A series of eyelets 30 (seven in FIG. 1) forms a shield around the position in which the coaxial connector joins stem 26, and they leave an entryway by which the stem 26 extends into the cavity.
A second generally T-shaped feed line includes a stem 32 also disposed between the ground planes 12 and 14. Stem 32 meets a second cross piece 34, which, unlike cross piece 22, is disposed between the upper and lower ground-plane conductors 12 and 14. Cross piece 34 is located in registration with the other arm 36 of the cruciform aperture 18 and is connected at its ends to the ground-plane conductors 12 and 14 by conducting eyelets 38 and 40 extending between the ground planes 12 and 14 and through the ends of cross piece 34.
In the illustrated embodiment, a coaxial connector 42 located laterally just outside the cavity provides the means by which stem 32 is driven. The center conductor 44 of the connector 42 is connected to stem 32, while the outer conductor 46 is connected to the lower ground plane 14. Eyelets 48 similar to eyelets 30 form a shield around the connector 42 and leave an opening by which the stem 32 enters the cavity.
The drive signals in the illustrated embodiment are introduced by coaxial lines immediately adjacent to the cavity. However, the ground planes of some antennas will often serve as ground planes for stripline feed paths or for several other antennas in an array. Many embodiments of the present invention, therefore, will not have shields such as those that include eyelets 30 and 48. Stems 26 and 32 in such arrangements will be continuations of long TEM-mode stripline center conductors that enter the cavity through gaps left for that purpose in the cavity walls defined by the shorting elements 24.
An antenna of the type shown in the drawings has achieved a bandwidth of thirty percent of its center frequency, bandwidth in this case being the range of frequencies for which the VSWR of the antenna was less than 2.0.
The length and width of the cavity were three-quarters of a wavelength at the center frequency. The lengths of the arms 20 and 36 of the aperture 18 were 0.65 wavelength, while the widths of the arms 20 and 36 were 0.1 wavelength. The separation of the ground-plane conductors 12 and 14 was also 0.1 wavelength, and the stems 22 and 32 of the feedlines were disposed halfway between the ground-plane conductors. The thicknesses of the ground-plane conductors and the feedlines were 0.0014", while the widths of the feedlines were 0.100". The dielectric material 16 was fiberglass-reinforced polytetrafluorethylene.
In operation, the stems 26 and 32 of the T-shaped feedlines are driven independently of each other. The plane of polarization then is dependent upon the relative amplitudes of the signals on the feedlines. If elliptical polarization is desired, the feedlines are driven out of phase.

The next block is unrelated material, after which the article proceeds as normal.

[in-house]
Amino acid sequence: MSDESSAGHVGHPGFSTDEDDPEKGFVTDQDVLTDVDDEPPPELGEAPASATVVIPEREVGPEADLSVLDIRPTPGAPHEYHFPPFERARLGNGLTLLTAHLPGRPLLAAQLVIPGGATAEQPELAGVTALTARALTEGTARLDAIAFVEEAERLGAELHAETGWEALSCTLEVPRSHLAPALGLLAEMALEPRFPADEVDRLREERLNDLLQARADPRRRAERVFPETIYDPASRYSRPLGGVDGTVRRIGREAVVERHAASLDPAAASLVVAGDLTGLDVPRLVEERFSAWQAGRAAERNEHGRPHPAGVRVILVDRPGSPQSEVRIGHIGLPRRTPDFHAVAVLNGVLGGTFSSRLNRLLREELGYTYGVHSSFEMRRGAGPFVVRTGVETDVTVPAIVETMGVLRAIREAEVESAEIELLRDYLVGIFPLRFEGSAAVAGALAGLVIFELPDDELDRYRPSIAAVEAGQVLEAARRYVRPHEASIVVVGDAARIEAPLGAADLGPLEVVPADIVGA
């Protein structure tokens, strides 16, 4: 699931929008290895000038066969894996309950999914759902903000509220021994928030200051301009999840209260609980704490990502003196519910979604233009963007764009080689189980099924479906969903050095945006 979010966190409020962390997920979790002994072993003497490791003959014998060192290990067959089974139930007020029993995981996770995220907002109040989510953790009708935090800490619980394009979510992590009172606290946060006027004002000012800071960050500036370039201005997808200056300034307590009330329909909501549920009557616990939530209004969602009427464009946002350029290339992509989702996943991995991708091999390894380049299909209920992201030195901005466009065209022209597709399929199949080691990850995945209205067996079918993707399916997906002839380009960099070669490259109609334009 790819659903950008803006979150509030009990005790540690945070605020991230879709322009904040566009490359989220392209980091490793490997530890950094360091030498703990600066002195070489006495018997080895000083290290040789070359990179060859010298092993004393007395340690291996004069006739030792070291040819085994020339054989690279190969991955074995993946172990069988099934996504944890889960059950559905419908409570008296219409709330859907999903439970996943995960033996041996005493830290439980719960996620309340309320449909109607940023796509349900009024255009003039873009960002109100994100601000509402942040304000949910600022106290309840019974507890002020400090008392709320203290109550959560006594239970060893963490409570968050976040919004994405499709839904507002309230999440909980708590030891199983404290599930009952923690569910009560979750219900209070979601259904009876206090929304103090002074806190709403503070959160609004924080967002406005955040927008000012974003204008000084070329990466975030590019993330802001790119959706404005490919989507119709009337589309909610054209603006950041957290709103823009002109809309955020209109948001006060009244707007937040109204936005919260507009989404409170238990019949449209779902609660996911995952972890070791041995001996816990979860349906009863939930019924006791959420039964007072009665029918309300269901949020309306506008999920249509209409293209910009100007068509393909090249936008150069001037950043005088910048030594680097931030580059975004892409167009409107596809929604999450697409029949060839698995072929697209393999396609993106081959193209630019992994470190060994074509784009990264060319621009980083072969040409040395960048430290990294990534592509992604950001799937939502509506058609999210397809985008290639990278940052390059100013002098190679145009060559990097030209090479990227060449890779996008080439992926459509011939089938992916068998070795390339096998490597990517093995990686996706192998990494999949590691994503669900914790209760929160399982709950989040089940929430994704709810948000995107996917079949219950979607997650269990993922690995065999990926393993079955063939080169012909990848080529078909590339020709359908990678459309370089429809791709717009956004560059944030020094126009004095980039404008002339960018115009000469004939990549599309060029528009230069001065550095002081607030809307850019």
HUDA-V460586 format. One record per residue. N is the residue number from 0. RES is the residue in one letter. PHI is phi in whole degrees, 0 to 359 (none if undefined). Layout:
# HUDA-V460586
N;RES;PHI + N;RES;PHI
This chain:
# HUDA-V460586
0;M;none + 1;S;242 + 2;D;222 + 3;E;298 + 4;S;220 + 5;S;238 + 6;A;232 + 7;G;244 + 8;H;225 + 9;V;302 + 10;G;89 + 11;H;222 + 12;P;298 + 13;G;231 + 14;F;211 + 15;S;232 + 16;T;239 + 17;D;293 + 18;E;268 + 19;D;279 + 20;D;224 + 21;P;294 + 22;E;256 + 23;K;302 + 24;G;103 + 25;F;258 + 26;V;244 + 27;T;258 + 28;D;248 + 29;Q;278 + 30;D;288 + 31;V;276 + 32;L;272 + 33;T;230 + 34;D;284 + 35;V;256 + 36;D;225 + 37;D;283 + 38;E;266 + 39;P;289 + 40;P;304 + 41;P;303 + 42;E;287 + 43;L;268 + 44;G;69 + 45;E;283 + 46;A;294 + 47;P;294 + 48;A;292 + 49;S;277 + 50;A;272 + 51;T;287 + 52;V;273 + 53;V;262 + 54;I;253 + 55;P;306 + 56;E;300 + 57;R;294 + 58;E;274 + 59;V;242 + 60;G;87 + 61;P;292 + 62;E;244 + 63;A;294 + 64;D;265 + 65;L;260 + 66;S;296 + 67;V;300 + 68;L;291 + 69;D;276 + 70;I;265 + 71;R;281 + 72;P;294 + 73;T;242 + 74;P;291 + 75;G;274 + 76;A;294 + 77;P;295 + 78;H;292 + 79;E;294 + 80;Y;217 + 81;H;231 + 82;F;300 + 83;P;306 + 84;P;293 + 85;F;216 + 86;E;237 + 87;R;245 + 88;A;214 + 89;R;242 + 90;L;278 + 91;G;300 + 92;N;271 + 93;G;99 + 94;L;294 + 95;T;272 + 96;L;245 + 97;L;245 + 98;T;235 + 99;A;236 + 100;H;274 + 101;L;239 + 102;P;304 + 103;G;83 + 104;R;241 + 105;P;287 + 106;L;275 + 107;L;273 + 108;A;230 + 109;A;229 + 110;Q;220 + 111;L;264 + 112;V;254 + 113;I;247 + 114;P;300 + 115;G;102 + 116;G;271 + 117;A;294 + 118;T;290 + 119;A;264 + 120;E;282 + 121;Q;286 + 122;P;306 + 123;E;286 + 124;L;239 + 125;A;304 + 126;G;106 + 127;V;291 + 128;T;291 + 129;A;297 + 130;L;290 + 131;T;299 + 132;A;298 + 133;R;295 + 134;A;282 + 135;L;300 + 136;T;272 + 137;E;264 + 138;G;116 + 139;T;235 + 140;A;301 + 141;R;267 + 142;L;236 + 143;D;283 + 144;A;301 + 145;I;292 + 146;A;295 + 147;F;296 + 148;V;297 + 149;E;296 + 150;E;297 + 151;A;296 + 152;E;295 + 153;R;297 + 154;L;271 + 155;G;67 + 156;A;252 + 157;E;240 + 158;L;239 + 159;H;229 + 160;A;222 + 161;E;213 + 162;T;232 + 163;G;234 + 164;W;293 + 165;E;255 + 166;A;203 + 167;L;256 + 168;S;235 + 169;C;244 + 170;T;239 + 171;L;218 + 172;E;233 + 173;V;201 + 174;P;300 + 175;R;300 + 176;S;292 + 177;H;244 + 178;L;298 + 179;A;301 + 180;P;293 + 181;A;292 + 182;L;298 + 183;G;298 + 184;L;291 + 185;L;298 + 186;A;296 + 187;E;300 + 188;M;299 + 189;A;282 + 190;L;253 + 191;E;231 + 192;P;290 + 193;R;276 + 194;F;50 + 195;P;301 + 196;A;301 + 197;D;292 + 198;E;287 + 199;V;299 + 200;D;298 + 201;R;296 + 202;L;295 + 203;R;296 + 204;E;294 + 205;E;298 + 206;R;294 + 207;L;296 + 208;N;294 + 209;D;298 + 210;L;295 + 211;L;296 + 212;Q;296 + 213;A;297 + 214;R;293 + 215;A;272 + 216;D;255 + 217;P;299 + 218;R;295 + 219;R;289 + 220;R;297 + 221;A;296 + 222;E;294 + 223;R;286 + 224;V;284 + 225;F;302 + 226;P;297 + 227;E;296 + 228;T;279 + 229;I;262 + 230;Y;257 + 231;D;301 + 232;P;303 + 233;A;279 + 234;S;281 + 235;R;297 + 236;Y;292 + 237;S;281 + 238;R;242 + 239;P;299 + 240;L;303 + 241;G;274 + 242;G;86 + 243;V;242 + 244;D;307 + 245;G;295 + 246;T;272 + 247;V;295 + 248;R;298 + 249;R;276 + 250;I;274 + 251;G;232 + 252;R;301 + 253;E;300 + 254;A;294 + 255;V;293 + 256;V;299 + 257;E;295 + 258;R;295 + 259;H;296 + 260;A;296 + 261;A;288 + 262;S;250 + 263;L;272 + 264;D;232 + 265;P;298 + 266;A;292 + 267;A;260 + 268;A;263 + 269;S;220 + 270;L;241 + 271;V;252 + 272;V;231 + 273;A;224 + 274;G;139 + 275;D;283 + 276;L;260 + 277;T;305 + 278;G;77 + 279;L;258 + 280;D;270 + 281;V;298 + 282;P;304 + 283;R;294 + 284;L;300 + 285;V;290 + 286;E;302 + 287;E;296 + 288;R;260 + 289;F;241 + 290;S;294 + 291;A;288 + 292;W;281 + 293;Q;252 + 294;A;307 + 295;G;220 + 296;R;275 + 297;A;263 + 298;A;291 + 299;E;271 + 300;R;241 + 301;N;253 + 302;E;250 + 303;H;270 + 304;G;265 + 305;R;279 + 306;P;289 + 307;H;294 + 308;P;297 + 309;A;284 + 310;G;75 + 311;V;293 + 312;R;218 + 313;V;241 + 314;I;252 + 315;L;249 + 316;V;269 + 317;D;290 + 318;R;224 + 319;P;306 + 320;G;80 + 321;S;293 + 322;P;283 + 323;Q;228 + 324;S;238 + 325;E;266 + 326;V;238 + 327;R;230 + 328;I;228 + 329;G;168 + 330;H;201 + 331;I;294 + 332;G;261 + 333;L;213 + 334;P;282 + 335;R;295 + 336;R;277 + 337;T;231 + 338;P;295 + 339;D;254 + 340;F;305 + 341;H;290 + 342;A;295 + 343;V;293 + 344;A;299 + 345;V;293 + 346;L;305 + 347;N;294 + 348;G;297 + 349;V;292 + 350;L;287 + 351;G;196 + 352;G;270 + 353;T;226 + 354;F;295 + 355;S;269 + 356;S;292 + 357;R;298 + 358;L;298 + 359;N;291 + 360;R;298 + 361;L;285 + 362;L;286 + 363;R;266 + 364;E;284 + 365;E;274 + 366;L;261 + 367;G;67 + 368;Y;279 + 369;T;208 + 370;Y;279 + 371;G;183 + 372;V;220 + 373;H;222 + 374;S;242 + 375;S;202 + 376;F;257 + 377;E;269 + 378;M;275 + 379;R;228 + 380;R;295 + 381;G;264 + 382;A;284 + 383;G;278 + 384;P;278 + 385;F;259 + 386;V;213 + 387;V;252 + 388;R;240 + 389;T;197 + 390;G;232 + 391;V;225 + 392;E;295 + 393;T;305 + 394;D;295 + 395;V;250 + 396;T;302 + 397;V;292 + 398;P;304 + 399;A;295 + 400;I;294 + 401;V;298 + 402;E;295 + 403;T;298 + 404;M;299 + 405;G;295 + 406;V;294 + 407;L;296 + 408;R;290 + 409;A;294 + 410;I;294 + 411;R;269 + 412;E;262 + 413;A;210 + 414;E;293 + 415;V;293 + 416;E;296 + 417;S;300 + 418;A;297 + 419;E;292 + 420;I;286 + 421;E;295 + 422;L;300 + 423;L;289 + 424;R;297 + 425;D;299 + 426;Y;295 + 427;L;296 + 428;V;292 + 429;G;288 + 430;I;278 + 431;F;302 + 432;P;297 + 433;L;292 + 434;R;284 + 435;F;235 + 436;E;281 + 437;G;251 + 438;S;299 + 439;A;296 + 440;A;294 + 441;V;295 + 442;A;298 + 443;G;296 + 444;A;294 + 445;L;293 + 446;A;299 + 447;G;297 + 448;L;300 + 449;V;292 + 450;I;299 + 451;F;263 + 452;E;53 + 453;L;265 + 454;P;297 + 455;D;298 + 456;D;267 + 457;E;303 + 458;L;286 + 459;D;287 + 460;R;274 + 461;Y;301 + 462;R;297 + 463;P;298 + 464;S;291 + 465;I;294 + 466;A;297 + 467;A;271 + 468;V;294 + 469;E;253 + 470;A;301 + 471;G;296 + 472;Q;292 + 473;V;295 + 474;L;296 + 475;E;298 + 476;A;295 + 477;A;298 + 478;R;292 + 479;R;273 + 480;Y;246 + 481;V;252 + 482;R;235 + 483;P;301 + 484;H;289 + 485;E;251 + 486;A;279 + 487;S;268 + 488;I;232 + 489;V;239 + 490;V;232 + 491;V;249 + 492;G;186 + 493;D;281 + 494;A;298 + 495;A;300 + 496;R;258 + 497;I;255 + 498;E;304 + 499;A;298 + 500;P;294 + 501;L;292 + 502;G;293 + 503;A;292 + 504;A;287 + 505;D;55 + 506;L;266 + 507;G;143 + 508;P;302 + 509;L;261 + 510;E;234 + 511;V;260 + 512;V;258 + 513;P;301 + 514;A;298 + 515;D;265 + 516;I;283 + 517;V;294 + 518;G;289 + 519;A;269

If stem 26 is driven without any signal on stem 32, the electric-field plane in the transmitted radiation is parallel to stem 26. The electric field that results when only stem 32 is driven is parallel to stem 32. If both are driven in phase (or 180° out of phase), the angle of the plane of polarization is the arctangent of the ratio of the amplitudes of the signals on the feed lines.
Of course, the teachings of the present invention can be practiced with antennas varying somewhat from the antenna specifically disclosed in the foregoing discussion. For example, there is no requirement that one of the cross pieces be coplanar with one of the ground-plane conductors. Also, although we prefer to use a square cavity, other rectangular shapes, or even circular shapes, can be employed.
Furthermore, with regard to the spacing of the ground-plane conductors 12 and 14, we prefer that it be less than one-quarter of a wavelength so that it can readily be incorporated in a stripline-fed array, but greater spacings are possible in principle.
It is thus apparent that the advantage of broad-band operation can be achieved in variable-polarization antennas if the teachings of the present invention are followed.
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|U.S. Classification||343/767, 343/700.0MS|
|International Classification||H01Q21/24, H01Q13/10, H01Q13/18|
|Cooperative Classification||H01Q13/106, H01Q21/245, H01Q13/18|
|European Classification||H01Q13/10C, H01Q13/18, H01Q21/24B|
|Jun 15, 1983||AS||Assignment|
Owner name: SANDERS ASSOCIATES, INC. DANIEL WEBSTER HIGHWAY SO
Free format text: ASSIGNMENT OF ASSIGNORS INTEREST.;ASSIGNORS:POWERS, RICHARD L.;ARKIND, KENNETH D.;REEL/FRAME:004143/0709
Effective date: 19830609
|Nov 28, 1988||FPAY||Fee payment|
Year of fee payment: 4
|Dec 7, 1992||FPAY||Fee payment|
Year of fee payment: 8
|Jan 7, 1997||FPAY||Fee payment|
Year of fee payment: 12
|Nov 16, 1998||AS||Assignment|
Owner name: LOCKHEED SANDERS, INC., MARYLAND
Free format text: CHANGE OF NAME;ASSIGNOR:SANDERS ASSOCIATES, INC.;REEL/FRAME:009570/0883
Effective date: 19900109
|May 25, 2000||AS||Assignment|
|Jun 12, 2000||AS||Assignment|
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Owner name: EAST WEST BANK, CALIFORNIA
Free format text: SECURITY INTEREST;ASSIGNOR:SKYCROSS, INC.;REEL/FRAME:030539/0601
Effective date: 20130325